Patterns of genetic variation in Mops leucostigma (Molossidae) from Madagascar and the Comoros.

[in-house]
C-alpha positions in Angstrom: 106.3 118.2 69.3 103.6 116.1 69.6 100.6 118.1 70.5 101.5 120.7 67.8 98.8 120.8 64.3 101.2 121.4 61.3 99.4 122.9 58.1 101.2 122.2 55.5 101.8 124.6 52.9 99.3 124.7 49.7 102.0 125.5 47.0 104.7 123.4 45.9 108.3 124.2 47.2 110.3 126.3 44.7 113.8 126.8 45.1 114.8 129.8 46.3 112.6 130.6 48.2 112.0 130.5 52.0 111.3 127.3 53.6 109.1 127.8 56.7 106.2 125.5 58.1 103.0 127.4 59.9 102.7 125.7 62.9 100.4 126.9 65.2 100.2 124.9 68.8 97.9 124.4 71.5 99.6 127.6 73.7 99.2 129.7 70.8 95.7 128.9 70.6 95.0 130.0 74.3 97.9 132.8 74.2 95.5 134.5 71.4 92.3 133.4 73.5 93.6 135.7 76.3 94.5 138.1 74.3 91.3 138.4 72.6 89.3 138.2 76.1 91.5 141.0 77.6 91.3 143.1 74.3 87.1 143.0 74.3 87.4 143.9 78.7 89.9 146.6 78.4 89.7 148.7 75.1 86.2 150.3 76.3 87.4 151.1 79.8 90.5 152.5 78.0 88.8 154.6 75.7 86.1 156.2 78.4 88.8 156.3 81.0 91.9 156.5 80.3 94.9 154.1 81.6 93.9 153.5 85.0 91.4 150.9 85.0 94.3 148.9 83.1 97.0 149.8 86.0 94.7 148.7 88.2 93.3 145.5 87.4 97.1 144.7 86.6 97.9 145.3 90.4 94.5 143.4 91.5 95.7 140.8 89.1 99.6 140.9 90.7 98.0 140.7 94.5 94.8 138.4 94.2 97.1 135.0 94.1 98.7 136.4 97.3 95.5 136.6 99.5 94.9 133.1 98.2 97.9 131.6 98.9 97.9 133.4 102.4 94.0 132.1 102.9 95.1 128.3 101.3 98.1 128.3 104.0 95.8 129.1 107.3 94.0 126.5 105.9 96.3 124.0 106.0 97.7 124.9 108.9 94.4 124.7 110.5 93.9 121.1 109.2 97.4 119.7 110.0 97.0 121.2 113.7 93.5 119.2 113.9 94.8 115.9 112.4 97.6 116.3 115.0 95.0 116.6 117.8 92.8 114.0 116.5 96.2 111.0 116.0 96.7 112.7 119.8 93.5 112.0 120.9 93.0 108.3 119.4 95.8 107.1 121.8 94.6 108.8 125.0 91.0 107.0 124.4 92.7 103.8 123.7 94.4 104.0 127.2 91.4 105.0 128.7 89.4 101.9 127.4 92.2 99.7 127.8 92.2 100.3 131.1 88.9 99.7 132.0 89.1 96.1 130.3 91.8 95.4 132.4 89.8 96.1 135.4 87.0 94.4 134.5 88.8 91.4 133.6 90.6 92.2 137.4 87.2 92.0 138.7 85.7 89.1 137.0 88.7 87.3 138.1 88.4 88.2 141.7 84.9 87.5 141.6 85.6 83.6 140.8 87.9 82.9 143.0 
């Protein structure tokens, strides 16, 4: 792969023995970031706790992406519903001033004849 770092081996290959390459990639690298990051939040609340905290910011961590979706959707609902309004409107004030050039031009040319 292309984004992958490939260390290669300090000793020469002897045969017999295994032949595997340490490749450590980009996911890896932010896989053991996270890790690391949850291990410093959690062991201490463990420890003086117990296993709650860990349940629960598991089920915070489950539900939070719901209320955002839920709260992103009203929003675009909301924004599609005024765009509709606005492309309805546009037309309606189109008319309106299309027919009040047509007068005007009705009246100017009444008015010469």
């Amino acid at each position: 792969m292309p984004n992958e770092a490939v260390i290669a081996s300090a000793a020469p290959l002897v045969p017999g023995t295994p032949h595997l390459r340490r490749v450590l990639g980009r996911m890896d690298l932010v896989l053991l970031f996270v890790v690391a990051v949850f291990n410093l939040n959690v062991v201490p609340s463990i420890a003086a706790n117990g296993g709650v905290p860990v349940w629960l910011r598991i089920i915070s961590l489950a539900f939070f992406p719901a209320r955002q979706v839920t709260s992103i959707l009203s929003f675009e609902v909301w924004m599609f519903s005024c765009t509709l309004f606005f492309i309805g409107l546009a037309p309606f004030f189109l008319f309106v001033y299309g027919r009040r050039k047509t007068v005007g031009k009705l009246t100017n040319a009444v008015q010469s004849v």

The synanthropic molossid bat, Mops leucostigma (Allen 1918), is widely distributed across Madagascar and has recently been described from the Comoros. M. leucostigma individuals from eastern Malagasy populations are markedly larger than those from the west, and Mops leucostigma populations from Madagascar are morphologically distinct from populations of its putative sister species, Mops condylurus from mainland Africa (Ratrimomanarivo et al. in press, Genetic diversity was assessed by sequencing the mitochondrial cytochrome b (n = 56) and displacement loop (D-loop) (n = 64) regions of Mops leucostigma individuals from a broad range of locations across Madagascar, and Mohéli and Anjouan in the Comoros. Specimens of Mops condylurus (n =3), Mops midas (n =3) and Otomops martiensseni (n = 1) were included in the study for comparative purposes as outgroups. Phenetic and cladistic analysis of cytochrome b and D-loop sequences strongly supported the reciprocally-monophyletic status of Mops condylurus and M. leucostigma. Comorian (Mohéli and Anjouan) and Malagasy M. leucostigma samples formed a monophyletic Mops leucostigma group, within which Comorian samples formed a poorly-supported subclade in the cytochrome b analysis only. Cytochrome b genetic distances of 13.8 % separated M. midas from M. condylurus and M. leucostigma, which formed reciprocally-monophyletic sister groups separated by genetic distances of 2.5 % for cytochrome b and 13 % for the D-loop. 49 M. leucostigma cytochrome b sequences yielded seven haplotypes, two of which were exclusive to the Comoros. D-loop haplotype analysis did not support the distinctiveness of the Comorian samples. Genetic distances within M. leucostigma samples were low (0.22 % for cytochrome b and 1.91 % for the D-loop). Comorian samples were found to be genetically attributable to M. leucostigma. Clear phylogenetic separation between M. condylurus and M. leucostigma was found in all analyses, consistent with their status as phylogenetic species within the genus Mops. There was no clear correlation between haplotype distribution and aspect (east/west-facing slopes), elevation or gender. Low mtDNA variation (cytochrome b and D-loop) and lack of phylogeographic concordance indicates that the observed morphometric variation between eastern and western Mops leucostigma populations may possibly be explained in terms of adaptation to local environmental conditions.